Pakistan ex-leader Musharraf charged over Bhutto murder

In this photograph taken on April 20, 2013, former Pakistani president Pervez Musharraf (C) is escorted by soldiers as he arrives at an anti-terrorism court in Islamabad. Mr Musharraf returned to Pakistan from self-imposed exile earlier this year

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Pakistani ex-President Pervez Musharraf has been charged in connection with the 2007 assassination of opposition leader and former PM Benazir Bhutto.

The former military ruler has denied charges of murder, criminal conspiracy to murder and facilitation of murder.

It is the first time a current or ex-army chief has been charged with a crime in Pakistan. Mr Musharraf says the charges are politically motivated.

Ms Bhutto was killed at an election rally in Rawalpindi in December 2007.

This indictment had long been expected but was delayed because of threats to the former military ruler from the Pakistani Taliban. When he finally made an appearance in the anti-terrorism court in Rawalpindi it was amid tight security.

Pervez Musharraf's lawyer Afsha Adil: "There is no evidence on record...These are all fabricated cases"

Six others were charged along with Mr Musharraf, including four suspected militants and two senior police officials. The court set the next hearing for 27 August.

Mr Musharraf's legal team say the evidence against him is fabricated and dismissed the indictment: "These charges are baseless. We are not afraid of the proceedings. We will follow legal procedures in the court," his lawyer, Syeda Afshan Adil, told the Agence France-Presse news agency.

Analysis

The court that indicted Pervez Musharraf has made history.

In a country where the military has controlled political power directly or indirectly for most of its 66-year history, no civil court has ever charged a service head with a political crime. The charges against him carry a maximum punishment of death. So what lies behind these developments?

A UN inquiry requested by the former Pakistan People's Party (PPP) government clearly raised questions over his government's role in the Benazir Bhutto murder.

But the PPP had little interest in pursuing that case, probably as it too was being hounded by the military and judiciary - and Mr Musharraf was in exile anyway.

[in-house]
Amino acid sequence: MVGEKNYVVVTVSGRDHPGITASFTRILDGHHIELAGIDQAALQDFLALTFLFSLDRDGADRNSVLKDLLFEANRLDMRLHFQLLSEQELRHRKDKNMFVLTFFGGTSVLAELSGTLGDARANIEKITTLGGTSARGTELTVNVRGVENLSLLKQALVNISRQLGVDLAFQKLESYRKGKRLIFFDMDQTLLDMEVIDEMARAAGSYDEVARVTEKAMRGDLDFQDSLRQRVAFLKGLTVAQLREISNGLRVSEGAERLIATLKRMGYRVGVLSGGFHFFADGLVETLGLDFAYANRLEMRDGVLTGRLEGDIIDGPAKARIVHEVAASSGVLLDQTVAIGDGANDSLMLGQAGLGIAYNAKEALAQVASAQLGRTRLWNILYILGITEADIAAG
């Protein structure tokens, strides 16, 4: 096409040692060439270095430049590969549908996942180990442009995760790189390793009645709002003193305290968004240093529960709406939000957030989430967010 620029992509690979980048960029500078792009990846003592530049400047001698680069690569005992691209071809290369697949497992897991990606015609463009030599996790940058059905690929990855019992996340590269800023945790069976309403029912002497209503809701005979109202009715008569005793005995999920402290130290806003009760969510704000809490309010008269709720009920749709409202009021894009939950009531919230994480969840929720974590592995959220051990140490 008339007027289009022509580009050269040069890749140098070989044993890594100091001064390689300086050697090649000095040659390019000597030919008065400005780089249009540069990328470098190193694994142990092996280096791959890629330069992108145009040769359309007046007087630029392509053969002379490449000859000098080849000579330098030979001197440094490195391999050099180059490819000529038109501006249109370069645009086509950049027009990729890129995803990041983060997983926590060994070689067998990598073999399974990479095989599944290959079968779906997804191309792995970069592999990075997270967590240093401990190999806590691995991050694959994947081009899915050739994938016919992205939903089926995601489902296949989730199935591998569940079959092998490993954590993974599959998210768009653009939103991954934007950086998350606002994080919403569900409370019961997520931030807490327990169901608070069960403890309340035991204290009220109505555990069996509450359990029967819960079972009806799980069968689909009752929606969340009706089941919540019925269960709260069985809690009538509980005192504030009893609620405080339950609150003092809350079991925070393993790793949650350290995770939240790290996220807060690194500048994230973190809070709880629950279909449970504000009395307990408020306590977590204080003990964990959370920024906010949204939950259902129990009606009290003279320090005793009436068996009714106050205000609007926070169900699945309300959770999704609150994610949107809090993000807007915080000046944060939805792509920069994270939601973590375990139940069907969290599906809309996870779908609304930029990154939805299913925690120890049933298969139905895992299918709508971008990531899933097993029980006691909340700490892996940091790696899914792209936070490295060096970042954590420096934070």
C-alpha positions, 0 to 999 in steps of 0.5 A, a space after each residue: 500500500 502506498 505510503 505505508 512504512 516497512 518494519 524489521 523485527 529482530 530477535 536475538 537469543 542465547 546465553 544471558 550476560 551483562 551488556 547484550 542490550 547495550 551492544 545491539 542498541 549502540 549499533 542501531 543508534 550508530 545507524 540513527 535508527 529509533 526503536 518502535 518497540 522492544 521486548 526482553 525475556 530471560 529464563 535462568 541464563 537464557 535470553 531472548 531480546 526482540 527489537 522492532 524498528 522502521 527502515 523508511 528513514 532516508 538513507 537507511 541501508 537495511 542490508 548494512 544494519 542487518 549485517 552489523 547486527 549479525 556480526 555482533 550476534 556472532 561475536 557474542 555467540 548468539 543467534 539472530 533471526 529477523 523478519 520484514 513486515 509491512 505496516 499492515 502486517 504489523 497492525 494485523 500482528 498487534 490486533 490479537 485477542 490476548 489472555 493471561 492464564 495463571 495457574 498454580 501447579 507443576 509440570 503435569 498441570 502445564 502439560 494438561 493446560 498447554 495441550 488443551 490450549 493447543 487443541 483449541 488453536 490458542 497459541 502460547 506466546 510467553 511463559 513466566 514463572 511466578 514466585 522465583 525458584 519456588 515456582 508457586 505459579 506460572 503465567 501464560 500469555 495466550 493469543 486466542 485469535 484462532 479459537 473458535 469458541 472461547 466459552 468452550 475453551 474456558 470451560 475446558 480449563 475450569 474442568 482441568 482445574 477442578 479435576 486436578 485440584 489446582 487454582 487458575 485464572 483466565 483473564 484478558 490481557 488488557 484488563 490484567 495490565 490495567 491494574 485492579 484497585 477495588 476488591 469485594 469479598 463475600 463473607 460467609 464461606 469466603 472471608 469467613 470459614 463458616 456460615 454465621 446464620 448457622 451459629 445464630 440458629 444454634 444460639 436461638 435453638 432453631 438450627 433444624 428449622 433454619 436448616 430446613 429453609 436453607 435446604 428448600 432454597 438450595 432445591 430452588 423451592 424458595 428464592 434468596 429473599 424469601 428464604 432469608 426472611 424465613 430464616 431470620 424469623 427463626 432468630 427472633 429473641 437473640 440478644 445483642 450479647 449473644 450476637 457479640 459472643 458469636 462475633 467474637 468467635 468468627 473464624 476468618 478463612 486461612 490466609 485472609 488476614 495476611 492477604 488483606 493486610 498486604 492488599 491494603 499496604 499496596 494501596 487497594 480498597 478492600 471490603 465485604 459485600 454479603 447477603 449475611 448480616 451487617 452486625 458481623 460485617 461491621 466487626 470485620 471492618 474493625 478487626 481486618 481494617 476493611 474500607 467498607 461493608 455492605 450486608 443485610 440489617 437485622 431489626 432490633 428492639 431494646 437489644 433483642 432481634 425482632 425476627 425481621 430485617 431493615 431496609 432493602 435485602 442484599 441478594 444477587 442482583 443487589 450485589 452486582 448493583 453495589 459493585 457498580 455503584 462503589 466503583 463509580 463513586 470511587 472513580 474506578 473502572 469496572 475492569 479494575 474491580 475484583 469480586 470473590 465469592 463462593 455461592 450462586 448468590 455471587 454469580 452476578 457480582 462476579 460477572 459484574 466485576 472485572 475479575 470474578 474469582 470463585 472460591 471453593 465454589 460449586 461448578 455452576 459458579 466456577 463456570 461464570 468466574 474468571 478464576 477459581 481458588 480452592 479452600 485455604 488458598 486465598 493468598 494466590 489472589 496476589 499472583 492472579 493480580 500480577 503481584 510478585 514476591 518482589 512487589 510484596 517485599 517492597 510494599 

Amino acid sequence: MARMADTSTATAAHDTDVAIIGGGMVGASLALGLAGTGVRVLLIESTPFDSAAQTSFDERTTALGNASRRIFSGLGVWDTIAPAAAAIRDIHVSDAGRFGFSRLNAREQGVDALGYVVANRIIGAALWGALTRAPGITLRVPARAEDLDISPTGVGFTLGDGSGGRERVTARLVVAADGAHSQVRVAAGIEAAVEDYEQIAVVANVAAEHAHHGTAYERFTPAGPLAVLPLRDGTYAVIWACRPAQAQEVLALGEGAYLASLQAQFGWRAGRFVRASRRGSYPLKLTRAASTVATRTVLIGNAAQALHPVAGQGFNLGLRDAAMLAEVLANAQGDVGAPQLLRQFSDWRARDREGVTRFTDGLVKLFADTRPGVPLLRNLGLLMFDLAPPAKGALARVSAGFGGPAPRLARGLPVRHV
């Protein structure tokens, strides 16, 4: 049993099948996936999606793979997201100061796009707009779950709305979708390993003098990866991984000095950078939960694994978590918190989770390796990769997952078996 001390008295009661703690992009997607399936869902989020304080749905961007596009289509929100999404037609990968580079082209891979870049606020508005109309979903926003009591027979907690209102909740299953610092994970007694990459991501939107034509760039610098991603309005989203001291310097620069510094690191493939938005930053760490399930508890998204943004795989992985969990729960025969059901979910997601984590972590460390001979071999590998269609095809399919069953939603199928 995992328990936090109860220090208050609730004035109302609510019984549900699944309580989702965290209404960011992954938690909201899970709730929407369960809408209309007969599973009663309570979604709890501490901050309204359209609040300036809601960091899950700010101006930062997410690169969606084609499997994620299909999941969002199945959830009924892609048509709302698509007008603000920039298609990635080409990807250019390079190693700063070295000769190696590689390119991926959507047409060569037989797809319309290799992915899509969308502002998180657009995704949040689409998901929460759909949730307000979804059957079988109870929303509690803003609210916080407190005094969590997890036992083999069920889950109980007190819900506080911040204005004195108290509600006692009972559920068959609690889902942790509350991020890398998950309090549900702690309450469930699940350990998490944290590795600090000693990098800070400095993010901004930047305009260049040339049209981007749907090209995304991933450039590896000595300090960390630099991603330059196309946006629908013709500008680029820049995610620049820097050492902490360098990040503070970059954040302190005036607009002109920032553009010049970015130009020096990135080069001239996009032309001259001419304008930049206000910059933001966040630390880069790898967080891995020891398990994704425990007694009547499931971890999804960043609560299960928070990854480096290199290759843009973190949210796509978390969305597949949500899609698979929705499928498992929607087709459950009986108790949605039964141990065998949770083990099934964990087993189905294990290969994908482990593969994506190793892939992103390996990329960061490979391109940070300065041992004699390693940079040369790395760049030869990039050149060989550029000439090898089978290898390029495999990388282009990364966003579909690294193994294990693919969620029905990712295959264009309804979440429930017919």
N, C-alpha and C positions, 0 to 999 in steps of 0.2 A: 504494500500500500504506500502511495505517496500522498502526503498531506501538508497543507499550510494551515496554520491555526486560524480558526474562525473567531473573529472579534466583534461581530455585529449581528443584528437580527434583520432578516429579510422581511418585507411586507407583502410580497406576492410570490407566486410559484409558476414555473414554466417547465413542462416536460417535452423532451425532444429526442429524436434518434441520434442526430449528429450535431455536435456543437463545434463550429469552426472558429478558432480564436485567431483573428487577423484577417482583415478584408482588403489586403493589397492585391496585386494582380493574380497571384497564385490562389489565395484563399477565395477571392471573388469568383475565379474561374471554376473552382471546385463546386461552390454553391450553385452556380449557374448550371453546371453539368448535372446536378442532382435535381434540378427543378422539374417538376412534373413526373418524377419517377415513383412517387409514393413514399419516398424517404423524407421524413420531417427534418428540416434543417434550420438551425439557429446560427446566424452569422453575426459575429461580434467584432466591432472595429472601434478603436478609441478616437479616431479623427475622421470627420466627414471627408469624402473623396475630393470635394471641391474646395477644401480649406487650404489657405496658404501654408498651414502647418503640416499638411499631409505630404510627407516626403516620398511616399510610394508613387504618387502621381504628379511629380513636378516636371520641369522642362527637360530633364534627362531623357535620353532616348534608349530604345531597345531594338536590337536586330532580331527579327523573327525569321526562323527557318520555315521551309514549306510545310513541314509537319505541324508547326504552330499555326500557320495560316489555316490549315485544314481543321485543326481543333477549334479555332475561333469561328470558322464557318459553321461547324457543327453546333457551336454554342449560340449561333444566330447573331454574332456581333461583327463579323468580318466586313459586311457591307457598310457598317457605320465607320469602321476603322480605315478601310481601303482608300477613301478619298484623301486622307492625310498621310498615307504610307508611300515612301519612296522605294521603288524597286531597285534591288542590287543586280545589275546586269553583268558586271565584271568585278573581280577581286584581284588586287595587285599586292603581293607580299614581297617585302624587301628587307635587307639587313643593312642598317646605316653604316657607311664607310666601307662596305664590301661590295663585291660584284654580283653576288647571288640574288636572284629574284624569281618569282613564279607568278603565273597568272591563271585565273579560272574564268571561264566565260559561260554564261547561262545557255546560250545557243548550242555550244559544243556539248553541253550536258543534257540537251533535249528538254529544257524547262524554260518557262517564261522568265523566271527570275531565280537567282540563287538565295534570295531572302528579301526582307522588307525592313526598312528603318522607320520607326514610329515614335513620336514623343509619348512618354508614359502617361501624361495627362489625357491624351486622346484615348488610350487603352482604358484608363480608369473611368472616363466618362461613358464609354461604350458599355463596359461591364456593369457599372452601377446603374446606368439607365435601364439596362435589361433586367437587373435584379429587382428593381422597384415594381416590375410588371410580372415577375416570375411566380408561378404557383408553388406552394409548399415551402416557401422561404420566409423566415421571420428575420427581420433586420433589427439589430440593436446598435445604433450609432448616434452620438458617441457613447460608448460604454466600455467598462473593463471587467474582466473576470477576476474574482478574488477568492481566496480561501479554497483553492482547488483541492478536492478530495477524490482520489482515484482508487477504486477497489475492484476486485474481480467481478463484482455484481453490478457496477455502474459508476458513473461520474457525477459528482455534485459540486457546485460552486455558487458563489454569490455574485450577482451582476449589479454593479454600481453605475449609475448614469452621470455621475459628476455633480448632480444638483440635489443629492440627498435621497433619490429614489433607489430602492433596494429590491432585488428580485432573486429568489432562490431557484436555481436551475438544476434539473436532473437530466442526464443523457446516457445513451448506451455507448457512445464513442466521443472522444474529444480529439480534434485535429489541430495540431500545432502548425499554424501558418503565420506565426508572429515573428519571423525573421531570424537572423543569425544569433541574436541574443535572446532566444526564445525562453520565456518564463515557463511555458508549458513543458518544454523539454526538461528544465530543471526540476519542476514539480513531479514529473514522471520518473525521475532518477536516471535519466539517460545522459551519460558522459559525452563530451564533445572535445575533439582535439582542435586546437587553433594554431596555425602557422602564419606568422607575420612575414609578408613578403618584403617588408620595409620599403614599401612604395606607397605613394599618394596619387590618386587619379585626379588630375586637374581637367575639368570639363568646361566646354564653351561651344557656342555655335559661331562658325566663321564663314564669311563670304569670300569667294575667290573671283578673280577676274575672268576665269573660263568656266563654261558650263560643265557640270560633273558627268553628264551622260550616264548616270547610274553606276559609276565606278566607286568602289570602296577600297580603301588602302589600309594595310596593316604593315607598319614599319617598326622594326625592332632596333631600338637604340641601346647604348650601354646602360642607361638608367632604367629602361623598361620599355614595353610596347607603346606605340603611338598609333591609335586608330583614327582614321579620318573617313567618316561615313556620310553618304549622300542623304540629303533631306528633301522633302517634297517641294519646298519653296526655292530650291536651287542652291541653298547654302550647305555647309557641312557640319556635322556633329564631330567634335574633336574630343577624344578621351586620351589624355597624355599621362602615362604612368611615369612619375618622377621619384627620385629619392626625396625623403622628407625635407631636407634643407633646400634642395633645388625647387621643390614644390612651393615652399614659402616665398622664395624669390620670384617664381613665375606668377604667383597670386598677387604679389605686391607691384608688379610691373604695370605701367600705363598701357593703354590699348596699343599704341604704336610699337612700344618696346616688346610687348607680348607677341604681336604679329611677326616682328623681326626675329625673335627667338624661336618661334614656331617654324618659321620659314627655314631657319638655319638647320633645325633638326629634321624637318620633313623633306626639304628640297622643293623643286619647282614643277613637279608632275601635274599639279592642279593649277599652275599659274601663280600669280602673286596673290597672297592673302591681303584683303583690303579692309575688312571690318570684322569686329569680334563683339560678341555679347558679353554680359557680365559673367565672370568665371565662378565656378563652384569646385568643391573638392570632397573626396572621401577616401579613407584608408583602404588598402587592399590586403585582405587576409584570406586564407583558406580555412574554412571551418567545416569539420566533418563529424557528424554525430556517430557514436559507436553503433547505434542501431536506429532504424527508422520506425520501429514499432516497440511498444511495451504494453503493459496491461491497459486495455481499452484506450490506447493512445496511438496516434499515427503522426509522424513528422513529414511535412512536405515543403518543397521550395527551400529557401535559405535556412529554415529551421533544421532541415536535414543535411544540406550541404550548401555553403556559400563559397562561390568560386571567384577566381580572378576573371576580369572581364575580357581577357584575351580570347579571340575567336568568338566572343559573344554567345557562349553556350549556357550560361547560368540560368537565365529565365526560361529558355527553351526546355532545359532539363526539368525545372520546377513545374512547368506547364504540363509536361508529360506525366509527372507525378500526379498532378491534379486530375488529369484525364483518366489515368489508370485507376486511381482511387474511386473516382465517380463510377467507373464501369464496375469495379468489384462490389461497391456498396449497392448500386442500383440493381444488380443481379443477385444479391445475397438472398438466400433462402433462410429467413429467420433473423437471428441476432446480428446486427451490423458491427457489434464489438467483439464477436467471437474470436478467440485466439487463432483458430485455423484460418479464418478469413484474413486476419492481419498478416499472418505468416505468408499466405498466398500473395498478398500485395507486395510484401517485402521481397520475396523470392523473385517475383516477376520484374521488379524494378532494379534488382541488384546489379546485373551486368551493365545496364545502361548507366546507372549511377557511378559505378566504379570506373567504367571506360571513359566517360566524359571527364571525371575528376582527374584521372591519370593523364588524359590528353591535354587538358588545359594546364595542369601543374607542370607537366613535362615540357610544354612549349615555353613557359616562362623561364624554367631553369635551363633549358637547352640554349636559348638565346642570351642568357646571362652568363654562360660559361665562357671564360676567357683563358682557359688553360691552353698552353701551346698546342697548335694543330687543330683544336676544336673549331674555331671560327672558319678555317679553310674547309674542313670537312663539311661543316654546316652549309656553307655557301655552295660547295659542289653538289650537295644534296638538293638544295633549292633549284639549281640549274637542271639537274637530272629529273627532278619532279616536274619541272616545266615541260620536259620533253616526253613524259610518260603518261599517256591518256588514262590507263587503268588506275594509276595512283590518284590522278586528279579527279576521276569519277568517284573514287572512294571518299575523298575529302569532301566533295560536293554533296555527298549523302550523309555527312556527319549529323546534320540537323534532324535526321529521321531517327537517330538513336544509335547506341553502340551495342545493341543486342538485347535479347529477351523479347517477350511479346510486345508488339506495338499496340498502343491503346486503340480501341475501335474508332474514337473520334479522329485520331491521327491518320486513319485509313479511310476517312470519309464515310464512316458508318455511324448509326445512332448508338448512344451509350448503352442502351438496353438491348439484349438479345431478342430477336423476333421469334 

Even after he returned earlier this year, the interim government didn't want to drag him through the courts, so the judiciary took the lead.

The case is now taking its due legal course, and we can safely say that it was the judiciary that actually went after him. The motive may be revenge, according to some, because of Mr Musharraf's attempts to sack the entire higher judiciary in 2007. Or it could simply be an opportunity to break new ground in Pakistan's legal history by arraigning a former army chief.

Fighting charges

The former military ruler returned to Pakistan from self-imposed exile earlier this year and is currently under house arrest.

He came to power in 1999 when he ousted Prime Minister Nawaz Sharif in a bloodless coup. He ruled the country for nine years before being voted out and then he left Pakistan to live in self-imposed exile in Dubai and London.

Upon his return he hoped that he could lead his party into elections, but was disqualified from standing and found himself fighting an array of charges relating to his time in power.

These include cases relating to the murder of a Baloch tribal leader, Nawab Akbar Bugti, in 2006 and his attempt to sack the entire higher judiciary in November 2007.

Mr Sharif is now back in power, having emphatically won elections earlier this year.

His government has said that it also plans to put Mr Musharraf on trial for treason.

Election deal

Ms Bhutto's assassination at an election rally in Rawalpindi on 27 December 2007 was blamed by Mr Musharraf's government on the Taliban.

A 2010 UN report said Benazir Bhutto's death could have been prevented and that Mr Musharraf's government failed to provide enough protection - at the time his aides dismissed the report as a "pack of lies".

Ms Bhutto was the daughter of former Prime Minister Zulfikar Ali Bhutto, who was himself executed in 1977 after being ousted in a coup. She was imprisoned shortly after that coup but went on to be twice elected prime minister.

Benazir Bhutto at the campaign rally in December 2007 shortly before she was murdered Benazir Bhutto was at a campaign rally when she was assassinated

In 2007 she came back to Pakistan after years abroad under a deal in which Mr Musharraf allowed her to return to take part in elections to be held in 2008.

But her assassination in a gun and bomb attack during the rally in Rawalpindi sparked massive protests and her Pakistan People's Party won a resounding victory in the polls allowing her widower, Asif Ali Zardari, to take up the presidency.

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